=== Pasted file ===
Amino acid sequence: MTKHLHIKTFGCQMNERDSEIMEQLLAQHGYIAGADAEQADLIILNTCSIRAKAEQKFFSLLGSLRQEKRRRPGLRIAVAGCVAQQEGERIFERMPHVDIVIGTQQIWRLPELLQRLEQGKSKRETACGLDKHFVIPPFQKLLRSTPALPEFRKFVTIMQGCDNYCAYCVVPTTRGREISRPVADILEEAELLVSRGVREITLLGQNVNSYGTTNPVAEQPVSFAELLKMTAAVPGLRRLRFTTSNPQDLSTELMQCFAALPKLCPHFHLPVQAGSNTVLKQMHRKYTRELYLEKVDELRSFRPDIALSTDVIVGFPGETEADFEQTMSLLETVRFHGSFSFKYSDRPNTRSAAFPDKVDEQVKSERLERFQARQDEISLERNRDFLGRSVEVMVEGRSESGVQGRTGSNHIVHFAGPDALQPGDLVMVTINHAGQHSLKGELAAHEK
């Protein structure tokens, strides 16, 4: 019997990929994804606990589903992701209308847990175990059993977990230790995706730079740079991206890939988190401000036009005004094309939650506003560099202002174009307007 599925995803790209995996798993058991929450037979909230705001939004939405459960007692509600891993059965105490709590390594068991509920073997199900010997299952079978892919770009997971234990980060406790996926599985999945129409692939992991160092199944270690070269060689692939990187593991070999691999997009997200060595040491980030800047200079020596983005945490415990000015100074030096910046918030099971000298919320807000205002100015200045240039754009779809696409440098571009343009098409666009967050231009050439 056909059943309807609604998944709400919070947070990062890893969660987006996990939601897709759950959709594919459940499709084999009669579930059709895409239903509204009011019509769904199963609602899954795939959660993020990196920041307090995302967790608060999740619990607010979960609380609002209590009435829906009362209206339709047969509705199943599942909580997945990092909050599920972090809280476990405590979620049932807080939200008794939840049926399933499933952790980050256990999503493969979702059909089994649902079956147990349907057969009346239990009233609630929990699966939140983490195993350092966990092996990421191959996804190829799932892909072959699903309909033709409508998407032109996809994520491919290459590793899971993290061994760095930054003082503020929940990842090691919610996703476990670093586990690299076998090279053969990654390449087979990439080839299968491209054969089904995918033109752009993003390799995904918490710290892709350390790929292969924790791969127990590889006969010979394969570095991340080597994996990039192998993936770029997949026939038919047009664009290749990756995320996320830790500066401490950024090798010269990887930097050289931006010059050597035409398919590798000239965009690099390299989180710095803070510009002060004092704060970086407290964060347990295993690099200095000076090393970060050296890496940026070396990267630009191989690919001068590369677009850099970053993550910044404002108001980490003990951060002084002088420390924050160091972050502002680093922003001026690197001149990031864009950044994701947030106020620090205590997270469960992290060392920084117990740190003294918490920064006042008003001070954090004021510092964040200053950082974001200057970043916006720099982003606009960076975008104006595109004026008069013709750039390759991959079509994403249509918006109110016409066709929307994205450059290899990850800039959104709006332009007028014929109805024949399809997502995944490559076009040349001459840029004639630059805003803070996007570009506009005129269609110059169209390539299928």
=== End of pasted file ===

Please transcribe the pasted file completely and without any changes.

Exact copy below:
Amino acid sequence: MTKHLHIKTFGCQMNERDSEIMEQLLAQHGYIAGADAEQADLIILNTCSIRAKAEQKFFSLLGSLRQEKRRRPGLRIAVAGCVAQQEGERIFERMPHVDIVIGTQQIWRLPELLQRLEQGKSKRETACGLDKHFVIPPFQKLLRSTPALPEFRKFVTIMQGCDNYCAYCVVPTTRGREISRPVADILEEAELLVSRGVREITLLGQNVNSYGTTNPVAEQPVSFAELLKMTAAVPGLRRLRFTTSNPQDLSTELMQCFAALPKLCPHFHLPVQAGSNTVLKQMHRKYTRELYLEKVDELRSFRPDIALSTDVIVGFPGETEADFEQTMSLLETVRFHGSFSFKYSDRPNTRSAAFPDKVDEQVKSERLERFQARQDEISLERNRDFLGRSVEVMVEGRSESGVQGRTGSNHIVHFAGPDALQPGDLVMVTINHAGQHSLKGELAAHEK
């Protein structure tokens, strides 16, 4: 019997990929994804606990589903992701209308847990175990059993977990230790995706730079740079991206890939988190401000036009005004094309939650506003560099202002174009307007 599925995803790209995996798993058991929450037979909230705001939004939405459960007692509600891993059965105490709590390594068991509920073997199900010997299952079978892919770009997971234990980060406790996926599985999945129409692939992991160092199944270690070269060689692939990187593991070999691999997009997200060595040491980030800047200079020596983005945490415990000015100074030096910046918030099971000298919320807000205002100015200045240039754009779809696409440098571009343009098409666009967050231009050439 056909059943309807609604998944709400919070947070990062890893969660987006996990939601897709759950959709594919459940499709084999009669579930059709895409239903509204009011019509769904199963609602899954795939959660993020990196920041307090995302967790608060999740619990607010979960609380609002209590009435829906009362209206339709047969509705199943599942909580997945990092909050599920972090809280476990405590979620049932807080939200008794939840049926399933499933952790980050256990999503493969979702059909089994649902079956147990349907057969009346239990009233609630929990699966939140983490195993350092966990092996990421191959996804190829799932892909072959699903309909033709409508998407032109996809994520491919290459590793899971993290061994760095930054003082503020929940990842090691919610996703476990670093586990690299076998090279053969990654390449087979990439080839299968491209054969089904995918033109752009993003390799995904918490710290892709350390790929292969924790791969127990590889006969010979394969570095991340080597994996990039192998993936770029997949026939038919047009664009290749990756995320996320830790500066401490950024090798010269990887930097050289931006010059050597035409398919590798000239965009690099390299989180710095803070510009002060004092704060970086407290964060347990295993690099200095000076090393970060050296890496940026070396990267630009191989690919001068590369677009850099970053993550910044404002108001980490003990951060002084002088420390924050160091972050502002680093922003001026690197001149990031864009950044994701947030106020620090205590997270469960992290060392920084117990740190003294918490920064006042008003001070954090004021510092964040200053950082974001200057970043916006720099982003606009960076975008104006595109004026008069013709750039390759991959079509994403249509918006109110016409066709929307994205450059290899990850800039959104709006332009007028014929109805024949399809997502995944490559076009040349001459840029004639630059805003803070996007570009506009005129269609110059169209390539299928």